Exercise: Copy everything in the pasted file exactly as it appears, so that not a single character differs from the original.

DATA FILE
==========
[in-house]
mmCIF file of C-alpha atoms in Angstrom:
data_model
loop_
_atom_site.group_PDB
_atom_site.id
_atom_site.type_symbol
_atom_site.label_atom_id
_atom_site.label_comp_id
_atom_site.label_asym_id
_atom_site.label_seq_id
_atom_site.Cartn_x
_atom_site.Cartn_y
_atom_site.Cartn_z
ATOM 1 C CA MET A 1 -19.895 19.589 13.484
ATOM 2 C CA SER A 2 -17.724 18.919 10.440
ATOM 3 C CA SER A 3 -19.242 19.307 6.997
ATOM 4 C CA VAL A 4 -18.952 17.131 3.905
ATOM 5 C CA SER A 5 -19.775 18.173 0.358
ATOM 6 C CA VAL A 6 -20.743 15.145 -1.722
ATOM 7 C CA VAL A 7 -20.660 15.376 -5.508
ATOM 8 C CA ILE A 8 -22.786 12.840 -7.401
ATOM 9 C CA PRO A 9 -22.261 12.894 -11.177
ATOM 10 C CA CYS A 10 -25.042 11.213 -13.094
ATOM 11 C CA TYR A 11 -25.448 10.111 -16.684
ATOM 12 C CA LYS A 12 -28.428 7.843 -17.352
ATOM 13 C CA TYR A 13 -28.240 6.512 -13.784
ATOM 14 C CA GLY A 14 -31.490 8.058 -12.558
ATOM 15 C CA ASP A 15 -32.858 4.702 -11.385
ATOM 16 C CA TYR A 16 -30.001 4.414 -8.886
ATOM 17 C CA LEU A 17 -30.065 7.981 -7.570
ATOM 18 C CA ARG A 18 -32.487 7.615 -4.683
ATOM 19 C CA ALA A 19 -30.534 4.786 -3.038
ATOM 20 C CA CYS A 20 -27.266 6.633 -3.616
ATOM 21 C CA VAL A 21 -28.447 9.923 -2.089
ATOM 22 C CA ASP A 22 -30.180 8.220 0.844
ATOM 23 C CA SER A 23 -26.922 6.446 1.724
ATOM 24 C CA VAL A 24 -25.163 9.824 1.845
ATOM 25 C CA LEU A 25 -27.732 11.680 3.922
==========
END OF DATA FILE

[in-house]
mmCIF file of C-alpha atoms in Angstrom:
data_model
loop_
_atom_site.group_PDB
_atom_site.id
_atom_site.type_symbol
_atom_site.label_atom_id
_atom_site.label_comp_id
_atom_site.label_asym_id
_atom_site.label_seq_id
_atom_site.Cartn_x
_atom_site.Cartn_y
_atom_site.Cartn_z
ATOM 1 C CA MET A 1 -19.895 19.589 13.484
ATOM 2 C CA SER A 2 -17.724 18.919 10.440
ATOM 3 C CA SER A 3 -19.242 19.307 6.997
ATOM 4 C CA VAL A 4 -18.952 17.131 3.905
ATOM 5 C CA SER A 5 -19.775 18.173 0.358
ATOM 6 C CA VAL A 6 -20.743 15.145 -1.722
ATOM 7 C CA VAL A 7 -20.660 15.376 -5.508
ATOM 8 C CA ILE A 8 -22.786 12.840 -7.401
ATOM 9 C CA PRO A 9 -22.261 12.894 -11.177
ATOM 10 C CA CYS A 10 -25.042 11.213 -13.094
ATOM 11 C CA TYR A 11 -25.448 10.111 -16.684
ATOM 12 C CA LYS A 12 -28.428 7.843 -17.352
ATOM 13 C CA TYR A 13 -28.240 6.512 -13.784
ATOM 14 C CA GLY A 14 -31.490 8.058 -12.558
ATOM 15 C CA ASP A 15 -32.858 4.702 -11.385
ATOM 16 C CA TYR A 16 -30.001 4.414 -8.886
ATOM 17 C CA LEU A 17 -30.065 7.981 -7.570
ATOM 18 C CA ARG A 18 -32.487 7.615 -4.683
ATOM 19 C CA ALA A 19 -30.534 4.786 -3.038
ATOM 20 C CA CYS A 20 -27.266 6.633 -3.616
ATOM 21 C CA VAL A 21 -28.447 9.923 -2.089
ATOM 22 C CA ASP A 22 -30.180 8.220 0.844
ATOM 23 C CA SER A 23 -26.922 6.446 1.724
ATOM 24 C CA VAL A 24 -25.163 9.824 1.845
ATOM 25 C CA LEU A 25 -27.732 11.680 3.922